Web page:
case class Dog(name: String) extends Animal {
    def apport: Unit = {
        println("Apporting...")
    }
}

And invoke it in Main.scala

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object Main extends App{
  //...

  Dog("Szarik").apport
}

And you get compilation error :) Everything looks fine, method is implemented Idea can see it but you’ve got compilation error. What is wrong? Clearly @TalkingAnimalSpell is really some kind of magic, look at its implementation again:

We are returning class with the same signature, but we are missing existing body of annotated class. Let’s add missing body:

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    //...
    val result = {
      annottees.map(_.tree).toList match {
        case q"$mods class $tpname[..$tparams] $ctorMods(...$paramss) extends Animal with ..$parents { $self => ..$stats }" :: Nil => {
          val animalType = tpname.toString()
          q"""$mods class $tpname[..$tparams] $ctorMods(...$paramss) extends Animal with ..$parents{
            $self => ..$stats
            def sayHello: Unit = {
              println("Hello I'm " + $animalType + " and my name is " + name)
            }
          }"""
        }
        case _ => c.abort(c.enclosingPosition, "Annotation @TalkingAnimal can be used only with case classes which extends Animal trait")
      }
    }
    c.Expr[Any](result)
  }
}

And run code again, everything should compile fine. So as you see you can make arbitrary change with you annotated code. With great power comes great responsibility. I encourage you to play a little bit with this example.

V. Homework

Maybe some kind of good homework exercises would be

1) Imagine that you are funny software developer who likes to make jokes. Change implementation and returning type of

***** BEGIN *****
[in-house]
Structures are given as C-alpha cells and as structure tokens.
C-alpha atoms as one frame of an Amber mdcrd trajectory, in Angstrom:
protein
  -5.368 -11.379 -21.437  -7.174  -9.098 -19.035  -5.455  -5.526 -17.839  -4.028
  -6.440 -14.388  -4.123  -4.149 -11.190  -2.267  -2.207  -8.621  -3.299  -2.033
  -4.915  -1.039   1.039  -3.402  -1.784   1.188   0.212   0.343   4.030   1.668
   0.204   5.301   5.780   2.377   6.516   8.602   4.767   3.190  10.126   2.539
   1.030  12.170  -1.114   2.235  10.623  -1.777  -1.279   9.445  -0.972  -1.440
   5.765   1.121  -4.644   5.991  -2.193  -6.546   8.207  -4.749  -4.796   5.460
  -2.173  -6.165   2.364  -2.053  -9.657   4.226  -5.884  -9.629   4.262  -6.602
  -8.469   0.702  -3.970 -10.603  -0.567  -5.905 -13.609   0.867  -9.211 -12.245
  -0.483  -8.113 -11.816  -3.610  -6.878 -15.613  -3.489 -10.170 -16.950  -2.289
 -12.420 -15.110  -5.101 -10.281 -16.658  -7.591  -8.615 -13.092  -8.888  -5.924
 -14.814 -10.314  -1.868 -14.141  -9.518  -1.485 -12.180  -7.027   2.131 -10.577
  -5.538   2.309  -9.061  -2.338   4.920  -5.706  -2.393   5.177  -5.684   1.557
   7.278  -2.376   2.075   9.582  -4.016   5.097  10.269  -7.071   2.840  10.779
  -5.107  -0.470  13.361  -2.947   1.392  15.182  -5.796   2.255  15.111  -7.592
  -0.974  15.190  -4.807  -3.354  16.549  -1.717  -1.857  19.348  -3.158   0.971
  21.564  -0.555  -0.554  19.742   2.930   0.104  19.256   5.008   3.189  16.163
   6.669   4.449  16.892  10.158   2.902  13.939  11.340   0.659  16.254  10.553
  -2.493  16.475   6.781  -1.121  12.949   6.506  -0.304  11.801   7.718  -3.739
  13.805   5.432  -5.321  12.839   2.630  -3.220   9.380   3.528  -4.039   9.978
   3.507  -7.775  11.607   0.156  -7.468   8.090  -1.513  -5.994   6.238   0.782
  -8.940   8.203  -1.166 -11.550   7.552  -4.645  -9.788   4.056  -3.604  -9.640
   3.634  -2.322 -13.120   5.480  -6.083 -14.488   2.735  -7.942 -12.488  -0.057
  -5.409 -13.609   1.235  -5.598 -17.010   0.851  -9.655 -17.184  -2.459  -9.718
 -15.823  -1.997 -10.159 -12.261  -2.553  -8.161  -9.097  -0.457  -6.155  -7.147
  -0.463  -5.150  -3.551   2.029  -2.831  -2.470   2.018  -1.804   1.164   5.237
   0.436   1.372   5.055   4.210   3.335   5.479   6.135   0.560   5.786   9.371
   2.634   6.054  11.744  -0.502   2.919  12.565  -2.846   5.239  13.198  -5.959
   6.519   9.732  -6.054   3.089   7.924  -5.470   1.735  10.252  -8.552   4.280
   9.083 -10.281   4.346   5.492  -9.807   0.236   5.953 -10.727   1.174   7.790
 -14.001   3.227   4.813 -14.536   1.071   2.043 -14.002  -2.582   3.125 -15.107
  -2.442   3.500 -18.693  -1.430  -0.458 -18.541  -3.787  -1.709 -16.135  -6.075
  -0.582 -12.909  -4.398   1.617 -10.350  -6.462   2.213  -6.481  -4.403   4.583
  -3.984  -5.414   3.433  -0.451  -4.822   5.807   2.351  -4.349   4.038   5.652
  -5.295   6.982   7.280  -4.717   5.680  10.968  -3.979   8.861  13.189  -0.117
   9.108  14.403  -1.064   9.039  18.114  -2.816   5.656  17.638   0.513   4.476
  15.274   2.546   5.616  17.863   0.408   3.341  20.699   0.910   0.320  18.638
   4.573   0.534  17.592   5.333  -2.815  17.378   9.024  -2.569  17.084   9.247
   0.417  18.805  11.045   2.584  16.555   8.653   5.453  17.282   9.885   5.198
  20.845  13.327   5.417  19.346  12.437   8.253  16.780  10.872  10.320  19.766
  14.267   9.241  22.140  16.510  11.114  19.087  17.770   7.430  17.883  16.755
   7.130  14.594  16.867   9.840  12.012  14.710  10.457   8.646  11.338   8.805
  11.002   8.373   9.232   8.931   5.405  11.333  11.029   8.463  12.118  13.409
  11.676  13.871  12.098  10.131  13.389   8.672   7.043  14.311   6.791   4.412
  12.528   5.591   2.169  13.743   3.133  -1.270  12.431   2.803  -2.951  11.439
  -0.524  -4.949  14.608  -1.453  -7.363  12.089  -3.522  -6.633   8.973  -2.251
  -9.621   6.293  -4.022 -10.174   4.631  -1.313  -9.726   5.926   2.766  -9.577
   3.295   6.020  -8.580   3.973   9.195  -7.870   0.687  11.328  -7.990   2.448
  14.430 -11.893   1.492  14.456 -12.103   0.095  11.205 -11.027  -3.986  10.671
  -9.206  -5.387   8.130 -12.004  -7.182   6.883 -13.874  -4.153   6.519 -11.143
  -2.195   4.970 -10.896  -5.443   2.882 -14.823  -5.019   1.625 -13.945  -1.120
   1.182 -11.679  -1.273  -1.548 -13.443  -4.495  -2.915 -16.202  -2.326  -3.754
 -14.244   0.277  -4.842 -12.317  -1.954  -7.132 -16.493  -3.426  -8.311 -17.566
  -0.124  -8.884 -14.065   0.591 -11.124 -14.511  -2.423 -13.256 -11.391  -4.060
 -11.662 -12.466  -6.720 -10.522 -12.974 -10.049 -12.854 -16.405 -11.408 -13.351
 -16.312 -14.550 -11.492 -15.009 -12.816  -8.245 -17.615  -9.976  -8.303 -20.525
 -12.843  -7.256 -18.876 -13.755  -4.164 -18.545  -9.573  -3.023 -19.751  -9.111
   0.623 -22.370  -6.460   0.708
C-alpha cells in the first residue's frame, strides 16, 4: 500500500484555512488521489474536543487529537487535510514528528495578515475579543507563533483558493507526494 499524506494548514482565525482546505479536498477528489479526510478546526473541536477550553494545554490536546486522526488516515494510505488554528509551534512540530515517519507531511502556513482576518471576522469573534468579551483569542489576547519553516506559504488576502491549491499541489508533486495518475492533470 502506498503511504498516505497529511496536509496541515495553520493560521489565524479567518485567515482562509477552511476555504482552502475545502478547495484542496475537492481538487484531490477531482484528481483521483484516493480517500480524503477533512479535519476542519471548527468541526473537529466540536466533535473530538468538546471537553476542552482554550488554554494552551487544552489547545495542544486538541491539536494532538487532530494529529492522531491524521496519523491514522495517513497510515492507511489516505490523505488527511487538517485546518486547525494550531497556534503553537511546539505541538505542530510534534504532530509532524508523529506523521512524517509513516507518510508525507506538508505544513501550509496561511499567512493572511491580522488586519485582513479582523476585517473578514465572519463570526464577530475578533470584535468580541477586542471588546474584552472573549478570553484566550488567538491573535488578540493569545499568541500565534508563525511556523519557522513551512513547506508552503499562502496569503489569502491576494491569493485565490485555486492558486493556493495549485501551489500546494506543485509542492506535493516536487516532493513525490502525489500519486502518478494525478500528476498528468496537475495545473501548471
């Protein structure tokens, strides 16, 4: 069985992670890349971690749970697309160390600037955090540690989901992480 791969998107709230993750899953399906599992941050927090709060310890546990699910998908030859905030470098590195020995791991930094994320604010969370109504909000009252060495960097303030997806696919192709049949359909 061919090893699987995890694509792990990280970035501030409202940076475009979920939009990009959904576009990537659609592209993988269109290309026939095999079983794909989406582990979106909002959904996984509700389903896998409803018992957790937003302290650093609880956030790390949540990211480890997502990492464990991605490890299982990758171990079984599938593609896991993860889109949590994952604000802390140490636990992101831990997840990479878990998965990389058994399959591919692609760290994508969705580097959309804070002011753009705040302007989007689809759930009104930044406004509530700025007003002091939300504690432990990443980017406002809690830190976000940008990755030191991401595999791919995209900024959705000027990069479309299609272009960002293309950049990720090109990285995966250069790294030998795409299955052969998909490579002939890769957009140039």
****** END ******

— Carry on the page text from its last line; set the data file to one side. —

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def apport

2) change implementation of sayHello to println each animal attributes. For example, you’ve got this class with @TalkingAnimalSpell annotation:

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@TalkingAnimalSpell
case class Cat(name: String, favoriteFood: String, race: String, color: String) extends Animal

And invoking sayHello on this object:

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object Main extends App{
  //...
  Cat("Tom", "Whiskas", "persian", "black").sayHello
}

should result with this println:

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Hello I'm Cat and my name is Tom my favorite food is whiskas, my race is persian, my color is black.

3) Change @Benchmark annotation. It should be possible to annotate scala object and it will add this benchmark code to each non private method inside this object. So this code, after compilation:

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object Test{
  @Benchmark
  def testMethod[String]: Double = {
    val x = 2.0 + 2.0
    Math.pow(x, x)
  }

  @Benchmark
  def methodWithArguments(a: Double, b: Double) = {
    val c = Math.pow(a, b)
    c > a+b
  }
}

should work the same as this code:

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@Benchmark
object Test{
  def testMethod[String]: Double = {
    val x = 2.0 + 2.0
    Math.pow(x, x)
  }

  def methodWithArguments(a: Double, b: Double) = {
    val c = Math.pow(a, b)
    c > a+b
  }
}

VI. Summary of part II

In this post, we explored another type of macro: macro annotations. But there are still some question marks. One of them is highlighted by last example with @TalkingAnimalSpell and exercise no. 1 from your homework. Intellij Idea coding assistance is based on static code analysis and it is not aware of AST changes, so there is lack of support for macros.

You probably feel disappointed now. What if your macro generates methods that are invisible for your IDE? Your code will be highlighted with red , you wouldn’t know returning type of generated methods, moreover somebody will use macros to change existing code etc. Without documentation this macro could be more confusing than useful. Thankfully Intellij Idea has API for writing plugins to support macros. In Part 3 of this blog series, we will create plugin for Intellij Idea to add support to our @TalkingAnimalSpell macro annotation. See you in Part 3!

Scala Macros: Part I - Def Macros

I. Introduction. What are scala macros?